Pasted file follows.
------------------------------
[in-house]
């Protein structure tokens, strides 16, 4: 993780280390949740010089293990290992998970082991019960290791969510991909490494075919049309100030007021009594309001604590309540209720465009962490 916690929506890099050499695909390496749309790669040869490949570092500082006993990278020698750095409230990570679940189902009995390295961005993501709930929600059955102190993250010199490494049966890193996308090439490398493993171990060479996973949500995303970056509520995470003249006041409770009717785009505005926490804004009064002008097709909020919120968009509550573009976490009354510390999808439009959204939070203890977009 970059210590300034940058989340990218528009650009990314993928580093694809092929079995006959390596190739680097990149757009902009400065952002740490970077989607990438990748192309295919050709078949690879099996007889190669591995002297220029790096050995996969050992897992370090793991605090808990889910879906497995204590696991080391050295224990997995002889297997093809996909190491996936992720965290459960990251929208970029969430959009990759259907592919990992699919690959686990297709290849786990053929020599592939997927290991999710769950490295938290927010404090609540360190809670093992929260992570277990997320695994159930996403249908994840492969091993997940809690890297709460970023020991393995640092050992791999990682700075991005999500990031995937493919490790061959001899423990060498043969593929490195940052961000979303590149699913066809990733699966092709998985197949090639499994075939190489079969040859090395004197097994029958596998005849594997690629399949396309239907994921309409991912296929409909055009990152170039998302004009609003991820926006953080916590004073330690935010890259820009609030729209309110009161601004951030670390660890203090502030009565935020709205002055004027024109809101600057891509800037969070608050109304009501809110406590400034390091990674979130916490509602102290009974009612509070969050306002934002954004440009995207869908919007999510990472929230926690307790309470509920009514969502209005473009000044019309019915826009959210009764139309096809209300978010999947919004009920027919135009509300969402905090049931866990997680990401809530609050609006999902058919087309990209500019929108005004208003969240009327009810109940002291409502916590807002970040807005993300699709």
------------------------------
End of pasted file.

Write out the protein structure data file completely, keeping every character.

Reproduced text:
[in-house]
């Protein structure tokens, strides 16, 4: 993780280390949740010089293990290992998970082991019960290791969510991909490494075919049309100030007021009594309001604590309540209720465009962490 916690929506890099050499695909390496749309790669040869490949570092500082006993990278020698750095409230990570679940189902009995390295961005993501709930929600059955102190993250010199490494049966890193996308090439490398493993171990060479996973949500995303970056509520995470003249006041409770009717785009505005926490804004009064002008097709909020919120968009509550573009976490009354510390999808439009959204939070203890977009 970059210590300034940058989340990218528009650009990314993928580093694809092929079995006959390596190739680097990149757009902009400065952002740490970077989607990438990748192309295919050709078949690879099996007889190669591995002297220029790096050995996969050992897992370090793991605090808990889910879906497995204590696991080391050295224990997995002889297997093809996909190491996936992720965290459960990251929208970029969430959009990759259907592919990992699919690959686990297709290849786990053929020599592939997927290991999710769950490295938290927010404090609540360190809670093992929260992570277990997320695994159930996403249908994840492969091993997940809690890297709460970023020991393995640092050992791999990682700075991005999500990031995937493919490790061959001899423990060498043969593929490195940052961000979303590149699913066809990733699966092709998985197949090639499994075939190489079969040859090395004197097994029958596998005849594997690629399949396309239907994921309409991912296929409909055009990152170039998302004009609003991820926006953080916590004073330690935010890259820009609030729209309110009161601004951030670390660890203090502030009565935020709205002055004027024109809101600057891509800037969070608050109304009501809110406590400034390091990674979130916490509602102290009974009612509070969050306002934002954004440009995207869908919007999510990472929230926690307790309470509920009514969502209005473009000044019309019915826009959210009764139309096809209300978010999947919004009920027919135009509300969402905090049931866990997680990401809530609050609006999902058919087309990209500019929108005004208003969240009327009810109940002291409502916590807002970040807005993300699709």